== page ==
A thriller with a twist ending, The Silent Patient was on my TBR list for a while after I kept hearing good reviews on it.
Alicia Berenson is a famous painter with a famous photographer (Gabriel) as a husband. They seem like a great couple – he’s attentive, she’s loving.
Of course, they seem great – underneath, though, is a tinge of madness, and a cup of lies.
Theo Faber is a criminal psychotherapist whose life is interconnected with Alicia’s and Gabriel’s in a twisted, dark way.
When Alicia shoots her husband five times in the face/head, she ends up at a psychiatric facility called the Grove. Six years later, Theo has a chance to work with Alicia as a Grove patient, and he leaps at that chance.
Alicia, though, has recognized him as a dark figure of her past.
Now their histories are intertwined and Alicia is remembering. And with that memory, Alicia’s life may be at risk.
The Silent Patient kept me awake as I tore through the pages. I kept trying to piece together what happened – did Alicia murder her husband in cold blood? Why? Was she really being stalked, or was she insane?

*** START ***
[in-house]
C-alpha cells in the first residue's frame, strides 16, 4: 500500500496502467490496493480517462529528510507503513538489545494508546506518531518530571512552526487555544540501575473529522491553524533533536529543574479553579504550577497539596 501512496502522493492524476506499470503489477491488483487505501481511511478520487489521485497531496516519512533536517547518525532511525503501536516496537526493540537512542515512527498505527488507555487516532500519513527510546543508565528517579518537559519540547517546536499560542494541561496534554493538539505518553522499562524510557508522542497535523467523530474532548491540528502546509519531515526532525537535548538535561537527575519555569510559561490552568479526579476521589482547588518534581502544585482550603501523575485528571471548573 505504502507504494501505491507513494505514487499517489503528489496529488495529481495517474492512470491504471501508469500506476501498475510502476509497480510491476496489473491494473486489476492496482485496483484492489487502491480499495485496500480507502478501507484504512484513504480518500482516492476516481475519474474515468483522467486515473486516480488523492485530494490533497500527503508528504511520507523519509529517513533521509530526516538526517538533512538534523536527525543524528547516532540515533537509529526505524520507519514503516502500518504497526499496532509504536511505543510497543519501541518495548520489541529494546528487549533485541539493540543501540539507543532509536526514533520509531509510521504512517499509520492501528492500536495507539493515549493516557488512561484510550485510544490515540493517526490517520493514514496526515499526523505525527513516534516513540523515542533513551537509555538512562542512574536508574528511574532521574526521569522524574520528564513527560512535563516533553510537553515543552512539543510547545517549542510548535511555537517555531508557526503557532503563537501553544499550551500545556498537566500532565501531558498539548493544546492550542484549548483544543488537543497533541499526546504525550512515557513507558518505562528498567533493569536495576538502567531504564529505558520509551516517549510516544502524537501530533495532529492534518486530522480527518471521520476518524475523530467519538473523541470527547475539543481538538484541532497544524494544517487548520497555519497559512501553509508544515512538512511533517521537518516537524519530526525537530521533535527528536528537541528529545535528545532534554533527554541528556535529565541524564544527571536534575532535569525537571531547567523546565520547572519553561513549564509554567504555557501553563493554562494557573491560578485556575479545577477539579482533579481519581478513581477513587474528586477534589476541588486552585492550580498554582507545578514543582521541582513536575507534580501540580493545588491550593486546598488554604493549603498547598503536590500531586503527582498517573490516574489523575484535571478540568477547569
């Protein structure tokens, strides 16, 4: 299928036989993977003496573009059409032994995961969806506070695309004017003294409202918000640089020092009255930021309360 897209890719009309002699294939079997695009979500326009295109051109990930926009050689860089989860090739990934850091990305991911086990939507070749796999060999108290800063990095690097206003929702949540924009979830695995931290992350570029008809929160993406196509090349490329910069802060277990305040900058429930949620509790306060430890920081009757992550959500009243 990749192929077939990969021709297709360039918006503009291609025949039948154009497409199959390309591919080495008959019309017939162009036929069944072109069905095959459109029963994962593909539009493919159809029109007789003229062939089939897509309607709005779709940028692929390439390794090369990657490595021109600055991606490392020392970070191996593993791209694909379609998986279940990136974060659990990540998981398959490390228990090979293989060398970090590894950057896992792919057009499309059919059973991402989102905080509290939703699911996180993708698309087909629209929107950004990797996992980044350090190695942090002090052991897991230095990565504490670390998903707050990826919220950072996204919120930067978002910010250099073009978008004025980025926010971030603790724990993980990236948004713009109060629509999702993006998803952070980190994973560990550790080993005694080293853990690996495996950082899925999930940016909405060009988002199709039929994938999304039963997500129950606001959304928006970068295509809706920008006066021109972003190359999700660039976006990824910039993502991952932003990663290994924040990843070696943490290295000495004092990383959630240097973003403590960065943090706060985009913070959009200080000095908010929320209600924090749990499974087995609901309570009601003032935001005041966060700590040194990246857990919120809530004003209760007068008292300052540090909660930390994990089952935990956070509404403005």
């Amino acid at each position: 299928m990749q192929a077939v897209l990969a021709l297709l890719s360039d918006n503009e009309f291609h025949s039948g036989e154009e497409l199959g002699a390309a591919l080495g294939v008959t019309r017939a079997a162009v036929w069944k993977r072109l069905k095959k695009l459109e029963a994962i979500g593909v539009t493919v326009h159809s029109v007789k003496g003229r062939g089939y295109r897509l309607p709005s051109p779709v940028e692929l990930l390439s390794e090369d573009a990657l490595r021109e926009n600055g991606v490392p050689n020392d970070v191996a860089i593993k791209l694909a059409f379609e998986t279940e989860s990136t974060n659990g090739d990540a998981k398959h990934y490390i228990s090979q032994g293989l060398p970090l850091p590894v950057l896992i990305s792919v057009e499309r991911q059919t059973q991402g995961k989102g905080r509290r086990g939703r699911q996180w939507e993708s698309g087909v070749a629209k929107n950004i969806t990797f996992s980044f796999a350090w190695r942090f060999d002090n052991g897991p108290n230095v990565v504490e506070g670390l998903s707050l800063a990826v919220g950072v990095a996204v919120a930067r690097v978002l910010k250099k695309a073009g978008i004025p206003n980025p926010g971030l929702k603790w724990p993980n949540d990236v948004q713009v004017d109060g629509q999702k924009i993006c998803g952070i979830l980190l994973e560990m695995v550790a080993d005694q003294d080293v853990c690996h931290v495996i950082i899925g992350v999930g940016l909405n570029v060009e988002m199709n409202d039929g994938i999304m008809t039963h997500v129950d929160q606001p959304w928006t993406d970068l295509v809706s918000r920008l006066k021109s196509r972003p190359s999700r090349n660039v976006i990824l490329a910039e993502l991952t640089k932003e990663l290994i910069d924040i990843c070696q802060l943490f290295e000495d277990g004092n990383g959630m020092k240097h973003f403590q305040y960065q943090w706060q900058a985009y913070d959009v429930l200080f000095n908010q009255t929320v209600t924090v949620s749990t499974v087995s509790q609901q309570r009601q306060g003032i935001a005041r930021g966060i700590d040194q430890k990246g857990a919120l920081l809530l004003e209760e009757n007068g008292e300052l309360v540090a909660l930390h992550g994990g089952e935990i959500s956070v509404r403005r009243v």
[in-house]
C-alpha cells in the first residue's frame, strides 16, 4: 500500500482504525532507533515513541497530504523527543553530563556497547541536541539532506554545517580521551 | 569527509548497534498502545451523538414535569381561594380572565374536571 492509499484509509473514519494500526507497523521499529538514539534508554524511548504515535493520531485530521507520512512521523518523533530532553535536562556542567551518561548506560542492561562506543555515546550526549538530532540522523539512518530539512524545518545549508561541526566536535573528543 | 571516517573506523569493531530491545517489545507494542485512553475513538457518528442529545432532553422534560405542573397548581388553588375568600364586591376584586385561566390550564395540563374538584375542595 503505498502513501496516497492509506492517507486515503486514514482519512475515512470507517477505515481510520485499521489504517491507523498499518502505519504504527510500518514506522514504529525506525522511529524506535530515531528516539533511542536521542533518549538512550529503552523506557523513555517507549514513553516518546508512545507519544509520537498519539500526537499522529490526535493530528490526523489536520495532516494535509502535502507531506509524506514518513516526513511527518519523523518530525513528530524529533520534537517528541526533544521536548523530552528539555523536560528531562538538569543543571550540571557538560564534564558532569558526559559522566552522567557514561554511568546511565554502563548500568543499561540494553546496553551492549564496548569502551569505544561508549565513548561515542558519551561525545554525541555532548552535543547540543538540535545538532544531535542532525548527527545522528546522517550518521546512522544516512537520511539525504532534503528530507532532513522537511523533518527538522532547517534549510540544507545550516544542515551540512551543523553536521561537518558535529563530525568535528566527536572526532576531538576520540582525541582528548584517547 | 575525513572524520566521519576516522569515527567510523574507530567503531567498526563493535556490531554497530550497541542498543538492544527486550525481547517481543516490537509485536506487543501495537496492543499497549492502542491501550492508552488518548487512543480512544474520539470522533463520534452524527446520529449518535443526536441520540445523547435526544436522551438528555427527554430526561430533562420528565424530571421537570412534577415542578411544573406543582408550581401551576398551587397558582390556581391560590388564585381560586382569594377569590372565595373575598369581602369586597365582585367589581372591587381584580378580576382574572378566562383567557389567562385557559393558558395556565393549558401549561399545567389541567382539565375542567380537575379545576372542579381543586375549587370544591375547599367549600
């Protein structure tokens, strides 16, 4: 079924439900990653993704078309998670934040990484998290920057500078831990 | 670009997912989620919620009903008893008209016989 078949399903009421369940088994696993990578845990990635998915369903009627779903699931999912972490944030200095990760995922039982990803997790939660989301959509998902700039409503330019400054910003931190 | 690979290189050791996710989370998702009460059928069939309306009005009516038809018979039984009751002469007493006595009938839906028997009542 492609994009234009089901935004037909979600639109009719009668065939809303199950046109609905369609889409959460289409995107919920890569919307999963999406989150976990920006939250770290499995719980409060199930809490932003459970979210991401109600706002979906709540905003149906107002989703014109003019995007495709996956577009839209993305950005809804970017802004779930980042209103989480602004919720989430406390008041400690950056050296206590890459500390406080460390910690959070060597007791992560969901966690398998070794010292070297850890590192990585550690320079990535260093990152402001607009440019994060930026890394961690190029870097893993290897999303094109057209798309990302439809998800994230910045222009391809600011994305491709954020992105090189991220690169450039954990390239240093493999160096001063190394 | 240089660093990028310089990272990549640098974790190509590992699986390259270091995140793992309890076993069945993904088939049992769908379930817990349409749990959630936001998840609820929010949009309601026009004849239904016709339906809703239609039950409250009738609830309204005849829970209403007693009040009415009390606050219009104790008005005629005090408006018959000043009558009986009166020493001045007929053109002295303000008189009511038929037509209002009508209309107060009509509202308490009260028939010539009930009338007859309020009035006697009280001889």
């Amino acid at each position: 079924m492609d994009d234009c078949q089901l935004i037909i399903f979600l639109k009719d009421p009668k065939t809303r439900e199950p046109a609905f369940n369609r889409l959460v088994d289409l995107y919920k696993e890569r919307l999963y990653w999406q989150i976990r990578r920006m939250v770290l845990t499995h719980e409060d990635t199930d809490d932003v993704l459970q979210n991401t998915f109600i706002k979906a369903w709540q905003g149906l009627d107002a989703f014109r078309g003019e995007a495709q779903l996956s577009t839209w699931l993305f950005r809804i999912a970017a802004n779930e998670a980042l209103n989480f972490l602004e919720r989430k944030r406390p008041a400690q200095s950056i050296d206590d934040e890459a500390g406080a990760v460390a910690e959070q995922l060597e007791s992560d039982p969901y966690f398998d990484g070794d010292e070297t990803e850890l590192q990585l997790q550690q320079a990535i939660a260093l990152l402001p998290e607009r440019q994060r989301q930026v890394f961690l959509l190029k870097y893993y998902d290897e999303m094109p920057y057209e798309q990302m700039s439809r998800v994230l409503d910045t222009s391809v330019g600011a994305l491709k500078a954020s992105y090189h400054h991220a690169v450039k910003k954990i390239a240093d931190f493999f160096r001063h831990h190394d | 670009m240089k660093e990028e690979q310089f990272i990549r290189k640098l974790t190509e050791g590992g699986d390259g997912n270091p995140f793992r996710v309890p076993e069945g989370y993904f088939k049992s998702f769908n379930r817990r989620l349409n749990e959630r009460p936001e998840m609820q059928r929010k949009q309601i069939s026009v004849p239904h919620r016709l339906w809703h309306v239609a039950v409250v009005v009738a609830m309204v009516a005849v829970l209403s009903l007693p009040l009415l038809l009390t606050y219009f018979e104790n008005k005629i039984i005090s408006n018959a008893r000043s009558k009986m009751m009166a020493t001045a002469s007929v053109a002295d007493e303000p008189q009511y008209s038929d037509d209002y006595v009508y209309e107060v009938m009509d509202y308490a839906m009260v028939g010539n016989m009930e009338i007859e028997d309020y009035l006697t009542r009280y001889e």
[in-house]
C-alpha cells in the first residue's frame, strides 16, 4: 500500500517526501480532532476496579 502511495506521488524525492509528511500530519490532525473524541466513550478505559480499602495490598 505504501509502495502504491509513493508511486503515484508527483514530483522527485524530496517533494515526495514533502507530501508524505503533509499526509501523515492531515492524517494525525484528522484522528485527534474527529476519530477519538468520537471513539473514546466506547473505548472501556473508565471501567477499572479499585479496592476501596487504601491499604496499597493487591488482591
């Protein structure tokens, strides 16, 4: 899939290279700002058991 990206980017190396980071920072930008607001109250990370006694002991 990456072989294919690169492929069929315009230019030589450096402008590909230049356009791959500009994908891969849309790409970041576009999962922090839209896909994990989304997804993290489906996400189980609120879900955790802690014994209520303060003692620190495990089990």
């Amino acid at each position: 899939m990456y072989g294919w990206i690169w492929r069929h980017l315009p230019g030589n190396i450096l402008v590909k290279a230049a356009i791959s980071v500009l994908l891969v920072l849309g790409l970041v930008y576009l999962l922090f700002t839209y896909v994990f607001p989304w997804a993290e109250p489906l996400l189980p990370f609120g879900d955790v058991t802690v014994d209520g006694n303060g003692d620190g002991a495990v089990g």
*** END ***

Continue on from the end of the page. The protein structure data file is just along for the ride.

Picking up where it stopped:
Who to believe? Who had agendas?
Almost every character had some hint of deception to them, a lie they were carrying, some graver than others. It was difficult to figure out who to trust and whose explanation of events was the least truthful one.
One thing I didn’t like about the book was that there were too many deus ex machinas and too many coincidences. Theo ends up at the Grove, while a former colleague also works there who had a past intertwined with Ailcia’s even prior to her ending up at the Grove. Theo’s wife has an indirect touch with Alicia’s past that leads him to meet Alicia before he ever starts working at the Grove.
The Grove itself was another source of contention – it seemed like it was running as some prison/experimental facility, with incompetent caretakers. And the external pressure of “The Trust” who were threatening to shut down the facility was meant to be an external stress source for the characters, but ended up feeling like The Trust was an (in)convenient amorphous character driving the other characters’ behaviors.
Overall, I thought this was a good debut and worth its hype, if not for the writing, but for the twist at the end.
Favorite quotes from The Silent Patient:
“…But real love is very quiet, very still. It’s boring, if seen from the perspective of high drama. Love is deep and calm – and constant.”
“Remember, love that doesn’t include honesty doesn’t deserve to be called love.”
“We’re all crazy, I believe, just in different ways.”
“I didn’t want to die. Not yet; not when I hadn’t lived.”
“The aim of therapy is not to correct the past, but to enable the patient to confront his own history, and to grieve over it.”